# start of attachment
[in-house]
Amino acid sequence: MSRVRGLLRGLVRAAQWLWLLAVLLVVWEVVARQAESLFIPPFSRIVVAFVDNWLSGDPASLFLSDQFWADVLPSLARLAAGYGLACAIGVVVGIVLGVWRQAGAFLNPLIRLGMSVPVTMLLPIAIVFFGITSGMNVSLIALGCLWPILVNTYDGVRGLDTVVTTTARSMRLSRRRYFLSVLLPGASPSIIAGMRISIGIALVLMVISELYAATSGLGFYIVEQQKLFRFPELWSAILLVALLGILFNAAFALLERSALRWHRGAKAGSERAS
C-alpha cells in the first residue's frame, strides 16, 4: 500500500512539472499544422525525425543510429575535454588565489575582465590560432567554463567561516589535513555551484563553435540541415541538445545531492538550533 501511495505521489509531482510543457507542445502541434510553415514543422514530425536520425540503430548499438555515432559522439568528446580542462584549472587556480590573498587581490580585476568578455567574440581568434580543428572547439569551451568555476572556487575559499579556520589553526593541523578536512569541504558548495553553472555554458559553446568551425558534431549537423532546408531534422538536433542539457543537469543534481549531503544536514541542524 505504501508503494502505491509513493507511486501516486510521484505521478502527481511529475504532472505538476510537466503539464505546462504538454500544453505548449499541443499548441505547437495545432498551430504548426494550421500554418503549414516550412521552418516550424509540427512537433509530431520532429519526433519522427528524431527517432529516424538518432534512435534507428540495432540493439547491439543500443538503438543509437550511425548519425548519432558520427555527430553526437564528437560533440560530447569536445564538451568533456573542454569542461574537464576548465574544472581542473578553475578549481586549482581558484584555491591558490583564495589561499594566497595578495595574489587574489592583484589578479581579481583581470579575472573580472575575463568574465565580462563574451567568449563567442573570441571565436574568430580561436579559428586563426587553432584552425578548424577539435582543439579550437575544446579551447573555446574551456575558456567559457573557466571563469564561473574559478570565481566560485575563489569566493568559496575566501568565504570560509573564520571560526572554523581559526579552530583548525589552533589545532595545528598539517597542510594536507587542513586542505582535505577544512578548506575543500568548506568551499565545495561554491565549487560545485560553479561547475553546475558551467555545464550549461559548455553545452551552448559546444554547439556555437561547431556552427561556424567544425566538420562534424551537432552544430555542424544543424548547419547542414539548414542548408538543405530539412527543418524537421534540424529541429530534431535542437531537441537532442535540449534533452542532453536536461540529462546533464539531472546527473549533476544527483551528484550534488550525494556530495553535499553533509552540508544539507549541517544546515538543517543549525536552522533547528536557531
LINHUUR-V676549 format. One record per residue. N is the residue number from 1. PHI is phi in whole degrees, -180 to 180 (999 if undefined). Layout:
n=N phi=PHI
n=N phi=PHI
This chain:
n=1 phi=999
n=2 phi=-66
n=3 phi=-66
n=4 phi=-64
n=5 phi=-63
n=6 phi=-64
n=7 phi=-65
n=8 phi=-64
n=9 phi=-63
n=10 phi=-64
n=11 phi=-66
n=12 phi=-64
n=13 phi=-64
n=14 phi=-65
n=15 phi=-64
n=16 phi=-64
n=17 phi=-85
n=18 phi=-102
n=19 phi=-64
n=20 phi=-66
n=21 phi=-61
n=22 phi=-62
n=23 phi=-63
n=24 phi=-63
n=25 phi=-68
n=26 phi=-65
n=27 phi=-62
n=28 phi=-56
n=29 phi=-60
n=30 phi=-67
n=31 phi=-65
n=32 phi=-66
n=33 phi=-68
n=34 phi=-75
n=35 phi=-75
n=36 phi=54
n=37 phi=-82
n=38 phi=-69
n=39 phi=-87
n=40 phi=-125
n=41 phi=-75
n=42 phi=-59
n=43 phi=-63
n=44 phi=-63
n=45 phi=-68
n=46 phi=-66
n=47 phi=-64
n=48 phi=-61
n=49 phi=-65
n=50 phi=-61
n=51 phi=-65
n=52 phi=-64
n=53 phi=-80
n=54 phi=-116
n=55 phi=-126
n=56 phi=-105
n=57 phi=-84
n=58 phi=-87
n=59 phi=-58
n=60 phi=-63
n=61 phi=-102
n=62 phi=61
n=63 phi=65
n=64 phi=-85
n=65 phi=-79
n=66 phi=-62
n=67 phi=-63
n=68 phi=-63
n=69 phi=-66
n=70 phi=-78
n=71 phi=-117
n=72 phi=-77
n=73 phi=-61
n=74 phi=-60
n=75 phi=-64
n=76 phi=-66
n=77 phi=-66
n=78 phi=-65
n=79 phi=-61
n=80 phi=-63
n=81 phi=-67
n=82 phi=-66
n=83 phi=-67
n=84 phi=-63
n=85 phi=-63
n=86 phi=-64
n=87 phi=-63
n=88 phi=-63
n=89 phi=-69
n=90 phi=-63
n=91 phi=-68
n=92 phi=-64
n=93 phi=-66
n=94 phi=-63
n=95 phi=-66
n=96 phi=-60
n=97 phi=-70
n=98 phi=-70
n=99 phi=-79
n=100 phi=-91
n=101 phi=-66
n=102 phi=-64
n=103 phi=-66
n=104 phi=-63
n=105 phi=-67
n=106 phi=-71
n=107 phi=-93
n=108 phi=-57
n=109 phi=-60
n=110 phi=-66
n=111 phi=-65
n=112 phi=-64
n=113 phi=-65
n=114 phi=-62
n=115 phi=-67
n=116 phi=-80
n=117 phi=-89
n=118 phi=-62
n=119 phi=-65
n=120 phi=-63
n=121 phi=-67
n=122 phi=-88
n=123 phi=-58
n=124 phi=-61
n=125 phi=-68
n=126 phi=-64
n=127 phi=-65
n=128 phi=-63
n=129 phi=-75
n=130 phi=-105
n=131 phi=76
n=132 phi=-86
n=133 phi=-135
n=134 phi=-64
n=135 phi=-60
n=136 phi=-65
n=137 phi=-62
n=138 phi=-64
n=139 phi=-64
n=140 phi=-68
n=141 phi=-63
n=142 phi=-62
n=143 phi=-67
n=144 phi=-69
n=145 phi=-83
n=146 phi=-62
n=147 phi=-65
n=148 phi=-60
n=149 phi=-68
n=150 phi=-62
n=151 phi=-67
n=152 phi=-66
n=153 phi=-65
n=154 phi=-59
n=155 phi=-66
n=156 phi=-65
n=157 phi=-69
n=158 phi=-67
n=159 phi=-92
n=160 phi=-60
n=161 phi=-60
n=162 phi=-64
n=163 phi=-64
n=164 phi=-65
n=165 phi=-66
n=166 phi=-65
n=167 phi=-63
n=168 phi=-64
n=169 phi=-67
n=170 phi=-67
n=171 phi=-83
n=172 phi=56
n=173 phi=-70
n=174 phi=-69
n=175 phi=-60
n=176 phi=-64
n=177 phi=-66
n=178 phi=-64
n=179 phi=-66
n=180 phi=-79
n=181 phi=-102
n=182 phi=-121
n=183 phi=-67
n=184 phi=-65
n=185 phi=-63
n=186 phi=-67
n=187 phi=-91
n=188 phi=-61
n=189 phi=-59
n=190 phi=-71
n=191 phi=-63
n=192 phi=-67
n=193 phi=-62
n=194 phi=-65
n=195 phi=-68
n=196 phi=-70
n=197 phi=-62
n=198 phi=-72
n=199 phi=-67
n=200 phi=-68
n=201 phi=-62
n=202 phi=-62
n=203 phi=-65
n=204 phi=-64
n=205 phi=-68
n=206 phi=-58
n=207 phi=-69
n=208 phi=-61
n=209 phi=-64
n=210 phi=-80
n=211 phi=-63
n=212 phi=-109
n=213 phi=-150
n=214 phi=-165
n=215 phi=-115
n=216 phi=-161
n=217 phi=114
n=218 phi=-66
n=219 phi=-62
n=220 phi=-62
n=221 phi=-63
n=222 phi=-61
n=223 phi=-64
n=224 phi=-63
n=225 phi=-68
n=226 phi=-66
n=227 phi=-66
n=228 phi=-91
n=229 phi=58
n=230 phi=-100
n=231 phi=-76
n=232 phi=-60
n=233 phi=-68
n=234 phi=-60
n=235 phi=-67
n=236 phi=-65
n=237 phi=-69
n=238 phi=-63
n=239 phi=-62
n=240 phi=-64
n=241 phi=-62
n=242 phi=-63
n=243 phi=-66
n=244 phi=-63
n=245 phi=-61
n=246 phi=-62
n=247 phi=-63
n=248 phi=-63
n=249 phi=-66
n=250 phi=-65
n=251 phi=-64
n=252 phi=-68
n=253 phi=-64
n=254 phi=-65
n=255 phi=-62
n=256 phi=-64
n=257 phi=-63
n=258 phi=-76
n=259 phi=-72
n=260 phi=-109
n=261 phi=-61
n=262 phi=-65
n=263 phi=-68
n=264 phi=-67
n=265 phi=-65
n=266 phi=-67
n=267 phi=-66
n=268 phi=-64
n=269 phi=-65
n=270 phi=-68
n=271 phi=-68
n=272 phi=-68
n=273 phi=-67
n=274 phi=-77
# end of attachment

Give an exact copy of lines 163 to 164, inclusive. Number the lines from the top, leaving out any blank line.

n=156 phi=-65
n=157 phi=-69